Sverre Riisnæs

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Sverre Parelius Riisnæs was a Norwegian jurist and public prosecutor who was born 6 November 1897 in Vik, Sogn county and died 21 June 1988 in Oslo. He was a member of the collaborationist government Nasjonal Samling in occupied Norway during World War II and a Standartenführer (Colonel) in the Schutzstaffel.[1]

Pre-war career[edit]

Riisnæs was an important public prosecutor in inter-war Norway, and had contacts in the international policing community. He is credited with introducing new investigative techniques, such as the use of police dogs, to Norway. Riisnæs was the public prosecutor in the famous case against Per Imerslund and other Norwegian Nazis who had broken into the home where Leon Trotsky had been staying before his deportation from Norway to Mexico.

He was a supporter of Adolf Hitler, but broke all contact with his German friends when he was appointed by Parliament in January 1940 to investigate German espionage in Norway.

Wartime collaborationist minister[edit]

He was appointed councillor of state in the Nasjonal Samling (NS) government 1940–1941, and was one of nine Norwegians signing the declaration on 31 January 1942 which disbanded the Parliament of Norway and directed Quisling to formally take over the powers of government. He served as the Minister of Justice from 1941–1945. As Minster of Justice, Riisnæs was responsible for changing the Norwegian legal system to legitimise the Nazi actions, and authorized the persecution of those who would not cooperate with the German occupiers.[2]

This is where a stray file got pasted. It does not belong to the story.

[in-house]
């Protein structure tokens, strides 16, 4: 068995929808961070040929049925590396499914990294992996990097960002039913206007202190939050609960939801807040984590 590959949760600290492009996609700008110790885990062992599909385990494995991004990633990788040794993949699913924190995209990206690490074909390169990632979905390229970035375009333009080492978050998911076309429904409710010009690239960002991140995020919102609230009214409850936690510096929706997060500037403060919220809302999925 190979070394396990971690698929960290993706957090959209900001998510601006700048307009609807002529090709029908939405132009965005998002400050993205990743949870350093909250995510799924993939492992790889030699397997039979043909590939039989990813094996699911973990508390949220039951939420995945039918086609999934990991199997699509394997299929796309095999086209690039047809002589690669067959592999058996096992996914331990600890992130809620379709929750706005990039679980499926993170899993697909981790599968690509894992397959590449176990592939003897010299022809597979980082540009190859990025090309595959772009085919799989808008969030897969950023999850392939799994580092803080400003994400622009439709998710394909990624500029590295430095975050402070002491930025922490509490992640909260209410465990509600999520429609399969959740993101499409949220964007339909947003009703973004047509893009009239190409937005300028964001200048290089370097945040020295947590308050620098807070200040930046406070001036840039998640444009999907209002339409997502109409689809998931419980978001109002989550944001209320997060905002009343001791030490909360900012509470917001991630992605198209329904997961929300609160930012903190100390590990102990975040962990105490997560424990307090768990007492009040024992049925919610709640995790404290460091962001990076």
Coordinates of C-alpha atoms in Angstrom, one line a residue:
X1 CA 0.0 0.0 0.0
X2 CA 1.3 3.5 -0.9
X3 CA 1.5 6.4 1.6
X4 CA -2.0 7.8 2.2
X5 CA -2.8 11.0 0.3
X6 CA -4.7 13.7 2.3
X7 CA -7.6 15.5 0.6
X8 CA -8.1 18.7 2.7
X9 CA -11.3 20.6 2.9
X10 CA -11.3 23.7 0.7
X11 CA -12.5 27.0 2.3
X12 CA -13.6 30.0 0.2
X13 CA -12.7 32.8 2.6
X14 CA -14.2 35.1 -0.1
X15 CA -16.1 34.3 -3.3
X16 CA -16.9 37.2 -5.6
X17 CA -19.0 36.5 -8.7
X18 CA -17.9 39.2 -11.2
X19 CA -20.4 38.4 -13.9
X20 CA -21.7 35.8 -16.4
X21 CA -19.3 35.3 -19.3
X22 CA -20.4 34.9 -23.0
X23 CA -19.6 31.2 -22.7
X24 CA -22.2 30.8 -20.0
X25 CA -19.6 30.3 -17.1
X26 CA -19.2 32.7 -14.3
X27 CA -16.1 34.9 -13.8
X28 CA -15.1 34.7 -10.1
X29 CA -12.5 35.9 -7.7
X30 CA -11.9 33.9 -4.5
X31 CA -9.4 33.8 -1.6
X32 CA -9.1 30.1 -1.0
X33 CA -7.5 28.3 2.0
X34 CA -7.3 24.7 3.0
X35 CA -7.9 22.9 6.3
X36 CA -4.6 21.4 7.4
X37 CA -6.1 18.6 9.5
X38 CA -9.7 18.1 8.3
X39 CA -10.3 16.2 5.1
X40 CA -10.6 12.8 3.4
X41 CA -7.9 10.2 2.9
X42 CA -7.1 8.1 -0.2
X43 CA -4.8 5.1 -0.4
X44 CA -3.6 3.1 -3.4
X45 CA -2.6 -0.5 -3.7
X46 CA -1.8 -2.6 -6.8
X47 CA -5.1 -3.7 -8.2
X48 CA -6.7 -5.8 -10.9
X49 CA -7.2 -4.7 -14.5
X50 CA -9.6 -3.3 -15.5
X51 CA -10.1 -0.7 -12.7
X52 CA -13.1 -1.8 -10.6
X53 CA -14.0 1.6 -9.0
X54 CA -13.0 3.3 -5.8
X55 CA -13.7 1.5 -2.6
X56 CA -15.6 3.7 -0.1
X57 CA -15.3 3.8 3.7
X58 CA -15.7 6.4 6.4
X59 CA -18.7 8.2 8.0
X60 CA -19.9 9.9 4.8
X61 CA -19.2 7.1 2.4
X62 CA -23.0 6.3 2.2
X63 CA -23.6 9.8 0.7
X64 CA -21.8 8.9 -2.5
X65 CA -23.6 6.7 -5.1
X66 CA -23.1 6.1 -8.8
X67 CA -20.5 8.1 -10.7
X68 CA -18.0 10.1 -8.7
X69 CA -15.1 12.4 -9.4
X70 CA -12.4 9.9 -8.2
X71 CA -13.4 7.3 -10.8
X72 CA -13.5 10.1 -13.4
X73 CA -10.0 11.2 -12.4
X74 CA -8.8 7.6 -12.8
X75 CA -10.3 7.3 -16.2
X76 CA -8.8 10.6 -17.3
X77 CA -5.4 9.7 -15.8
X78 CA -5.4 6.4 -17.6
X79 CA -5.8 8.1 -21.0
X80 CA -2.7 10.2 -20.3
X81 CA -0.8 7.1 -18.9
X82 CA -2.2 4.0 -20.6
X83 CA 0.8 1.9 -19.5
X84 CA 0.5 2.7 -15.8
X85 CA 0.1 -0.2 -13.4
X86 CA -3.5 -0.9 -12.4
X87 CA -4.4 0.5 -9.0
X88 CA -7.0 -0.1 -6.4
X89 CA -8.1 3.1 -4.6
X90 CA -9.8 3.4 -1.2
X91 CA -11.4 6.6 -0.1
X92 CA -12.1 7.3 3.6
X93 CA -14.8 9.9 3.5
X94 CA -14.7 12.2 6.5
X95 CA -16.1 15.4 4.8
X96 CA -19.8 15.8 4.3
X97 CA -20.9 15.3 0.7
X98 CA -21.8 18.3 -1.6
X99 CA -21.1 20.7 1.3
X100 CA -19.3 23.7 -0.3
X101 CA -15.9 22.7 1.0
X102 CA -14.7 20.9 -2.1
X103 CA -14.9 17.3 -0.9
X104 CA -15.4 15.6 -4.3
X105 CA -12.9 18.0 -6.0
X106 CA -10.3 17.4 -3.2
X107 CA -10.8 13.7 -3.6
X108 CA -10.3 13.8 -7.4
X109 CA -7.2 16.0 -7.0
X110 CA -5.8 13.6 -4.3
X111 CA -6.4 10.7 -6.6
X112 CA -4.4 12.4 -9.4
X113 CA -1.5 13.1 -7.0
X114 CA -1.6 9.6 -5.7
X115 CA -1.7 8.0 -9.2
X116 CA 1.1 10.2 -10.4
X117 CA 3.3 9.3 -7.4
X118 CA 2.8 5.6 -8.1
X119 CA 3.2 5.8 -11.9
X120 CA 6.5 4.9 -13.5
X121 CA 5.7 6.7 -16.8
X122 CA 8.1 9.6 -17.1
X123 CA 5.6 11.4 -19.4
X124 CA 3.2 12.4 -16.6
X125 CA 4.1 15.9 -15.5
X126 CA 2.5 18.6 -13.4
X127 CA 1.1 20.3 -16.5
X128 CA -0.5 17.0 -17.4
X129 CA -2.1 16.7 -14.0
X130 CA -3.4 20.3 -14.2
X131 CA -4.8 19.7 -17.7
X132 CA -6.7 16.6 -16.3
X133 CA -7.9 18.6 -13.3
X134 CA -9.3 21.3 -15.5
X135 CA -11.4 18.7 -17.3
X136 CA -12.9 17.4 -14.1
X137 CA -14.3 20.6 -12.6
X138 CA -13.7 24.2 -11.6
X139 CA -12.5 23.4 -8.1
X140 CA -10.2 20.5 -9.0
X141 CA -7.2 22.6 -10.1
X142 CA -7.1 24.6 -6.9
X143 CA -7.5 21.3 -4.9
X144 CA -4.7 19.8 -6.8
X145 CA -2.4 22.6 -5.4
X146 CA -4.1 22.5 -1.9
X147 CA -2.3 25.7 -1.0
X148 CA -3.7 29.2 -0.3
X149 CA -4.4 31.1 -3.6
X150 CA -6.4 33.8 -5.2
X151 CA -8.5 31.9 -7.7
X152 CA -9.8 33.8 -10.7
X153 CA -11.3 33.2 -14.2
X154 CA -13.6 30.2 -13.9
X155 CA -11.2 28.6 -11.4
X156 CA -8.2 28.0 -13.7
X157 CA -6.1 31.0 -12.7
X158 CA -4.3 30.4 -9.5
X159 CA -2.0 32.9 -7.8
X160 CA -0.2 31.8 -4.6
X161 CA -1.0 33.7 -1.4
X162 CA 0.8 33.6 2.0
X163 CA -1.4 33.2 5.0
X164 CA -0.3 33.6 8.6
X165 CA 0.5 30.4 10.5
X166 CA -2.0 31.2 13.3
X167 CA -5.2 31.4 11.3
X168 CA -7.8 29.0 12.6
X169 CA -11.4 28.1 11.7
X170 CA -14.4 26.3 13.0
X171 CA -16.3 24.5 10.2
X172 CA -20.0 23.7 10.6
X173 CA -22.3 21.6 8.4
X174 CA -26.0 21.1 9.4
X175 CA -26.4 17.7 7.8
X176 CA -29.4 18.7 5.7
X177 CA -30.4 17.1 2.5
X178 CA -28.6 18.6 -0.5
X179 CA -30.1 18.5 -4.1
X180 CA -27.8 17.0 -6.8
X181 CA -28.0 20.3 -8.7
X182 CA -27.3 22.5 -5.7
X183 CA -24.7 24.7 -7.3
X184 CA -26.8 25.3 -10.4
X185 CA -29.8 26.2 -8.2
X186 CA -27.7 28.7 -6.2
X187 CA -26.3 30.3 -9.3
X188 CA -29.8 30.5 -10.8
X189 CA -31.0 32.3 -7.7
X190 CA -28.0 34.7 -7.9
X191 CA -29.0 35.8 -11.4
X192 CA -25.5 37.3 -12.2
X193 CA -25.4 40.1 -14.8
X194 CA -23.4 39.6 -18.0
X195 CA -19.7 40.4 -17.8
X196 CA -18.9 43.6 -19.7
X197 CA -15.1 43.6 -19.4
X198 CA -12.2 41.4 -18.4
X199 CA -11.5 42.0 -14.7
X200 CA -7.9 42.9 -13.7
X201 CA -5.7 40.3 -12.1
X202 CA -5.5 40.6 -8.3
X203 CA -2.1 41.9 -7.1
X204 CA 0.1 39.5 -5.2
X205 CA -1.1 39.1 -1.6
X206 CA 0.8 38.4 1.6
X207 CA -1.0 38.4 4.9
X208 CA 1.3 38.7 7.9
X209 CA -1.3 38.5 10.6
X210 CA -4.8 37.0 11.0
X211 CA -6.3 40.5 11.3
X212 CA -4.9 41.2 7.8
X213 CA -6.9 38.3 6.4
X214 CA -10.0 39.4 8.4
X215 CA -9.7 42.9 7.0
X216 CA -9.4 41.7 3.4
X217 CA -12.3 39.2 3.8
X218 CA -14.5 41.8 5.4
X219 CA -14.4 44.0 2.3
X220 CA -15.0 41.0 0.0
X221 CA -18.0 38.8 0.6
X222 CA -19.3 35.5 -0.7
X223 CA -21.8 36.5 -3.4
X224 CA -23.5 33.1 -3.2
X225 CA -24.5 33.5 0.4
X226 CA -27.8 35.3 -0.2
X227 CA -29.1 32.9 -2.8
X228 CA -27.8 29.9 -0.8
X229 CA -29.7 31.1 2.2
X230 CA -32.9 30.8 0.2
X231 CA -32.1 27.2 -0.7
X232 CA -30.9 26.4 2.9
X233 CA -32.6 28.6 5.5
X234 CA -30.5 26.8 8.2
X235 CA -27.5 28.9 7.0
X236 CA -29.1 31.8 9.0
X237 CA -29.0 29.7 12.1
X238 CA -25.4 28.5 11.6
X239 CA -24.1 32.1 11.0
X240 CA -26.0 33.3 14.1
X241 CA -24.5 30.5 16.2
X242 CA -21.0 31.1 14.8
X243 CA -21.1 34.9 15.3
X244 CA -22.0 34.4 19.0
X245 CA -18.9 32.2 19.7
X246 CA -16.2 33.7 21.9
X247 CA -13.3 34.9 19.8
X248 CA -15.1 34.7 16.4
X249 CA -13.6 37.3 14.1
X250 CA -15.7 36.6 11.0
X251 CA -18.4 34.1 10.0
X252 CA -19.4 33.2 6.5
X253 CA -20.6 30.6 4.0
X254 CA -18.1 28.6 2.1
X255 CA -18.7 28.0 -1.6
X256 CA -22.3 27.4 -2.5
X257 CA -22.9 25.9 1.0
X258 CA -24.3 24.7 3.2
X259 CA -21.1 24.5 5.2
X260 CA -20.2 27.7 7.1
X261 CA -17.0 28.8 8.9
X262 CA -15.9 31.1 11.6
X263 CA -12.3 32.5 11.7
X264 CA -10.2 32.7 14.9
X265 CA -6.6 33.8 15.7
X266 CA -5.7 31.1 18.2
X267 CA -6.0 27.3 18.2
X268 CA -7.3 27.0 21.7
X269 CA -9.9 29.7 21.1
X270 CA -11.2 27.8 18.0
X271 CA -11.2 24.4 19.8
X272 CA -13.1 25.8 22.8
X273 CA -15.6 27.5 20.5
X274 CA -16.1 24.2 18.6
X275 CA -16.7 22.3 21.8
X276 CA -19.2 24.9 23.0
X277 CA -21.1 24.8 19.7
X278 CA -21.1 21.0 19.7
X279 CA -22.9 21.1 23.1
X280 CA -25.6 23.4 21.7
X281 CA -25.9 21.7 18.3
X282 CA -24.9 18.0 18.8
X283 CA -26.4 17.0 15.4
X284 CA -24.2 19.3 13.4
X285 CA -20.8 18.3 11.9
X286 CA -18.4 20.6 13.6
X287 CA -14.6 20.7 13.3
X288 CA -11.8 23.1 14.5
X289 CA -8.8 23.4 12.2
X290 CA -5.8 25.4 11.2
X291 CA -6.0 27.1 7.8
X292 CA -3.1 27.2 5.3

After World War II[edit]

After collapse of the Quisling government at the end of the war, Jonas Lie, Henrik Rogstad and Riisnæs retreated to an NS gathering place outside of Oslo. Surrounded by the Home Front guard forces, Lie died probably of natural causes and Rogstad committed suicide. Riisnæs surrendered without a struggle.[2][3]

After the war he was charged with treason, but his trial was suspended based on the defence that he was mentally ill. Riisnæs was hospitalized for this illness in the Reitgjerdet Hospital from 1948 to 1960. In 1974 he emigrated to Sicily, Italy, and later to Vienna, but returned to Oslo in 1985, where he lived for three years in a nursing home until his death. To this day, there are questions whether he feigned mental weakness.[2]

Literature[edit]

References and notes[edit]

  1. ^ List of Nazi SS-Standartenführers (Q-T) at the Wayback Machine (archived October 28, 2009)
  2. ^ a b c Vigness, Paul G. (1970). The German Occupation of Norway. Vantage Press, New York. ISBN. 
  3. ^ There are conflicting reports on the cause of death for Lie; the cited reference indicates suicide as the cause.